Newspaper article THE JOURNAL RECORD

Commentary: Fourth Reading: Oil Industry Isn't Going Away

Newspaper article THE JOURNAL RECORD

Commentary: Fourth Reading: Oil Industry Isn't Going Away

Article excerpt

If you accept the arguments from the State Chamber of Oklahoma, energy producers could soon face a 700-percent increase in their taxes.

The chamber (of which The Journal Record is a member) says a compromise plan to address the tax rate has been developed and is supported by industry leaders and elected officials. But, the chamber laments, it could be kicked down the road because it's an election year.

"How would your business react if there was a chance taxes would increase by 700-percent next year?" the chamber asks. "Oklahoma can't afford for these companies to reduce their investment in Oklahoma, which amounted to $11.7 billion in 2012 alone. Nonetheless, what else can we expect these businesses to do when faced with this level of uncertainty?"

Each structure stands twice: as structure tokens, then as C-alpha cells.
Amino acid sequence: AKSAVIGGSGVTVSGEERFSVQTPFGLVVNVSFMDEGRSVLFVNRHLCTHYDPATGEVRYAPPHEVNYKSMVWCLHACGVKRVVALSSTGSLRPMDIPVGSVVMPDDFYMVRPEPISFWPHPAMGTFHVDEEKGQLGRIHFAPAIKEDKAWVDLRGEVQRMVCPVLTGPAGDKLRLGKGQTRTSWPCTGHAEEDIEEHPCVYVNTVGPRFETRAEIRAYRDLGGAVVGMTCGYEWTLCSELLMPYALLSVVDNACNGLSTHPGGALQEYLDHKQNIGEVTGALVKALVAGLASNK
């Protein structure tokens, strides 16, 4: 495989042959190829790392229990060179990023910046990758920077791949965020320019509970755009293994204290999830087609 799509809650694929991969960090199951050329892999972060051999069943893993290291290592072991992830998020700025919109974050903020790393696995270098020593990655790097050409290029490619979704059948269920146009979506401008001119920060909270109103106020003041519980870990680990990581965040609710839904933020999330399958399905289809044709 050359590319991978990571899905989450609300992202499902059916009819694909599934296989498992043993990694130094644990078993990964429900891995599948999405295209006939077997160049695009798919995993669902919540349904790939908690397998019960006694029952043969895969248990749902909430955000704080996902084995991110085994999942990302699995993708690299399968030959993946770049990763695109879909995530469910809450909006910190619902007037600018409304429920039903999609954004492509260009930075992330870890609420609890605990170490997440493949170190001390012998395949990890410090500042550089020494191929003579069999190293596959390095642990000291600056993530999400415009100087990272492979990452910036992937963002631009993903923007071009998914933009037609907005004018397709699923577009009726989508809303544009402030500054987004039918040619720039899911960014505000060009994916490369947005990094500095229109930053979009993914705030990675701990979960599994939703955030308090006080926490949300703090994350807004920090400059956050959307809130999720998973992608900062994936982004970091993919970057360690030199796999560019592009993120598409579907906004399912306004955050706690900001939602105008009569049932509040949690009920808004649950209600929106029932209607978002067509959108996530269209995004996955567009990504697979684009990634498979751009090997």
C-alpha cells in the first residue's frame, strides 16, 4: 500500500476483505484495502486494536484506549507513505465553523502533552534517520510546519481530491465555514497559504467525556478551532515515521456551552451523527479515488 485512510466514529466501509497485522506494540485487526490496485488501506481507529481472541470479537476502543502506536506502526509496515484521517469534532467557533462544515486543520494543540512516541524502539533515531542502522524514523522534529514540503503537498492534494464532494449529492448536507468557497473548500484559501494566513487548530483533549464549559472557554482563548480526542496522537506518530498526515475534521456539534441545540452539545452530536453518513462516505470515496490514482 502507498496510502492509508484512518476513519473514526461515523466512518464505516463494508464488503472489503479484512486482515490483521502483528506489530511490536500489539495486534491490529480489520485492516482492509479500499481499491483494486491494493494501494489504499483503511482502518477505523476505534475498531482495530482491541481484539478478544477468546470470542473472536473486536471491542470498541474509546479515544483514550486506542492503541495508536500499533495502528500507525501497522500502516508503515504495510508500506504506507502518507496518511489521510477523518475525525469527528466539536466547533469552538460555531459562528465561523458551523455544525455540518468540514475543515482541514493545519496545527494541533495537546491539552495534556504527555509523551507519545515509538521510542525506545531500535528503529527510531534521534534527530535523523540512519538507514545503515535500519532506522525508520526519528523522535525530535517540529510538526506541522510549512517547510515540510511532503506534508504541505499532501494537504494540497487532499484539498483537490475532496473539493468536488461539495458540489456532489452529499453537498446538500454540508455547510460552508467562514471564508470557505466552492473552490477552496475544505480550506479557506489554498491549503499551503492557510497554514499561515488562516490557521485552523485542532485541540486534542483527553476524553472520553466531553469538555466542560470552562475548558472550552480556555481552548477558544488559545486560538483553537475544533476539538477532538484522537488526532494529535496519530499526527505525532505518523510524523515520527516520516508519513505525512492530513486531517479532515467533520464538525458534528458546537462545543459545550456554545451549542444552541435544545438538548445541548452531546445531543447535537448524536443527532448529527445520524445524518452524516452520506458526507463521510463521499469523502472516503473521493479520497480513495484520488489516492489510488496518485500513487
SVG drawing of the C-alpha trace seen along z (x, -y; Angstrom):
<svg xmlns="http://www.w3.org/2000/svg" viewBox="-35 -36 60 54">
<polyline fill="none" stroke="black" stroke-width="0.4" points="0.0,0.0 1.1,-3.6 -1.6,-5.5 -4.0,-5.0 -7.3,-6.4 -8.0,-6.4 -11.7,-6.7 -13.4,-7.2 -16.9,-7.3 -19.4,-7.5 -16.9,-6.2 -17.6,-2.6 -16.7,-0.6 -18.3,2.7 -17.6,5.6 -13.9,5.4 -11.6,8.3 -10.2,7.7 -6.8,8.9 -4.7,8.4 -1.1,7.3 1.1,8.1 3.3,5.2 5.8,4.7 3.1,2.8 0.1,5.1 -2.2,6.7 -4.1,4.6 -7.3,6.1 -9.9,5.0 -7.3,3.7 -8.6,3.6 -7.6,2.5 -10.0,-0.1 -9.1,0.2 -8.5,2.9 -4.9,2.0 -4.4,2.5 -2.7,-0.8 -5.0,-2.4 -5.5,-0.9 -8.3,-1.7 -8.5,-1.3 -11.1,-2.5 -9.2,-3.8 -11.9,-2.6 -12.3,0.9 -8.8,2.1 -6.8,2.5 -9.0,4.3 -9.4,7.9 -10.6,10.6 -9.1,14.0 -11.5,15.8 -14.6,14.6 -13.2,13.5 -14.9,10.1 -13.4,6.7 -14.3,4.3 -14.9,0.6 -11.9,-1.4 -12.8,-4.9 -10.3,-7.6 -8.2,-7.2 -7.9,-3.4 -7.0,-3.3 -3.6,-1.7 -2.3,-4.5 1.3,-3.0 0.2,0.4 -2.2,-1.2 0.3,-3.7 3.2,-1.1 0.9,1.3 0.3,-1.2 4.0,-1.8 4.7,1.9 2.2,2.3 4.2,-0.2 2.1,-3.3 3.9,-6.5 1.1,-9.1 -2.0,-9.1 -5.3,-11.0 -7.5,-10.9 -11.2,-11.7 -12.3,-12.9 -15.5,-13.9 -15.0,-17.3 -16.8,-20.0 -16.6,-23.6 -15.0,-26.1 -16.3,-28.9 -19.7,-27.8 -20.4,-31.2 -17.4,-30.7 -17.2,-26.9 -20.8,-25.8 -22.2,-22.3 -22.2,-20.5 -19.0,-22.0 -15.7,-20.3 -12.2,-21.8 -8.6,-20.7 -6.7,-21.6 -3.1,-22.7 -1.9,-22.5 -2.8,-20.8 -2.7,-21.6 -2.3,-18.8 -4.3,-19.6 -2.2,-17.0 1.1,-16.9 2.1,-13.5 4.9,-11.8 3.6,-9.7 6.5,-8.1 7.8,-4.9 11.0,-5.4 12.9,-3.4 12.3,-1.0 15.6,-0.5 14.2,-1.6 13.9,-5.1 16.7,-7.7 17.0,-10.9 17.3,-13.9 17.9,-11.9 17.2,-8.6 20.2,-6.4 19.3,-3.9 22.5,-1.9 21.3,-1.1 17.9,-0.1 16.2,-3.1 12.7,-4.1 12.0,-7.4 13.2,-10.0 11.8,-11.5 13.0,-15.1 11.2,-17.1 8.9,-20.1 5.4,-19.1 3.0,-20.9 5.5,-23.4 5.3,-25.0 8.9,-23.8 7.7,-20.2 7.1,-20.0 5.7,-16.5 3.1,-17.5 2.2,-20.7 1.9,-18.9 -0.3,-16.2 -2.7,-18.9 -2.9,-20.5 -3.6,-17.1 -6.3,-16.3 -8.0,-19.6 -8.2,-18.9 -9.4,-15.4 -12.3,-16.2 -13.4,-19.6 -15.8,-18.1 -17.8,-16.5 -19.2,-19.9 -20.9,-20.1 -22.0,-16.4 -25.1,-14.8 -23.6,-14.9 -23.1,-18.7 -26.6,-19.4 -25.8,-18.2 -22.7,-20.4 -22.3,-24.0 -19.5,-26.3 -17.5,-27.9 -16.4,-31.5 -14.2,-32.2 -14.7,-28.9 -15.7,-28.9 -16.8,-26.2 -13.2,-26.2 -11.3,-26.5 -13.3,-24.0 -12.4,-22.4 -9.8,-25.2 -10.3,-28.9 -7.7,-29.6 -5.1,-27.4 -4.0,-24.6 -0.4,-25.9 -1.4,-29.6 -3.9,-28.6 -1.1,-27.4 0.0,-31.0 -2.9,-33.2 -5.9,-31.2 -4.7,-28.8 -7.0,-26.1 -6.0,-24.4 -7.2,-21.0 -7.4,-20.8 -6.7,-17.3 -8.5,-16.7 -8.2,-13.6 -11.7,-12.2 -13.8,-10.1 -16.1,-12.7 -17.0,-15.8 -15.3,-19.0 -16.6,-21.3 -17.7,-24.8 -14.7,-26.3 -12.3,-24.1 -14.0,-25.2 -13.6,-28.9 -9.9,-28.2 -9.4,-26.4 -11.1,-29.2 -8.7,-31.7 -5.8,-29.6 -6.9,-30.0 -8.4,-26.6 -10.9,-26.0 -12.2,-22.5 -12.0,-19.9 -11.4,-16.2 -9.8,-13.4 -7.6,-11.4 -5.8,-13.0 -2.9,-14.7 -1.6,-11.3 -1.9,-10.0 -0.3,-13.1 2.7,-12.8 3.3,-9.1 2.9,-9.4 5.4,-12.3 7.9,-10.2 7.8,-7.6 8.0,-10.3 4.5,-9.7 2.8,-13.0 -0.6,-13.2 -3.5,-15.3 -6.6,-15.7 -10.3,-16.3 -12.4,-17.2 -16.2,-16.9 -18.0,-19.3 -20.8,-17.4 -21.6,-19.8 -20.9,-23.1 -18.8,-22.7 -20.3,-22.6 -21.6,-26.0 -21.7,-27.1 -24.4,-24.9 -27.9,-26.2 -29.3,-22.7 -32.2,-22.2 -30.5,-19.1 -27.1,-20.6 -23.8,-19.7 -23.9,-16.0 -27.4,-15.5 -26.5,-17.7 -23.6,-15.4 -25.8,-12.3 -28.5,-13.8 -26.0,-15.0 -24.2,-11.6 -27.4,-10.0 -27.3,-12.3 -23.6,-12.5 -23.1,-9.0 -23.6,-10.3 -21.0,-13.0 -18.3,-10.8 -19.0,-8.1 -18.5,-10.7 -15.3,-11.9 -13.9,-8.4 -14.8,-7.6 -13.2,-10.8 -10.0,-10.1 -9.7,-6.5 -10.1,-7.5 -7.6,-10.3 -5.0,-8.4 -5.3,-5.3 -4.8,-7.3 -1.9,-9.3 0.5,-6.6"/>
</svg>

If you buy that argument, the world is about to end for Oklahoma's oil and gas industry.

Not so fast.

Despite what the chamber wants you to think, there's a little bit more to the debate over the state's horizontal drilling tax. For example, that 700-percent increase isn't really an increase. For years, at least since 2010, a 7-percent figure has been on the books, and oil and gas companies have been paying taxes at that level on their older wells.

The incentive, a reduction from 7 to 1 percent for horizontally drilled wells, was designed to last just four years, then the higher tax rate applies. What the chamber and others aren't telling you is that more than 60 percent of Oklahoma's oil wells are now drilled horizontally.

Obviously, the incentive has worked, but does it remain necessary? Some in the industry say yes.

Others, such as Tulsa oilman George Kaiser, say no.

Still, the chamber continues to fret that oil and gas companies will reduce their investment in Oklahoma.

Chamber officials and oil industry executives say that Oklahoma's oil and gas reserves aren't as good as those in other areas of the country, and the artificially low incentive was necessary to keep them here. …

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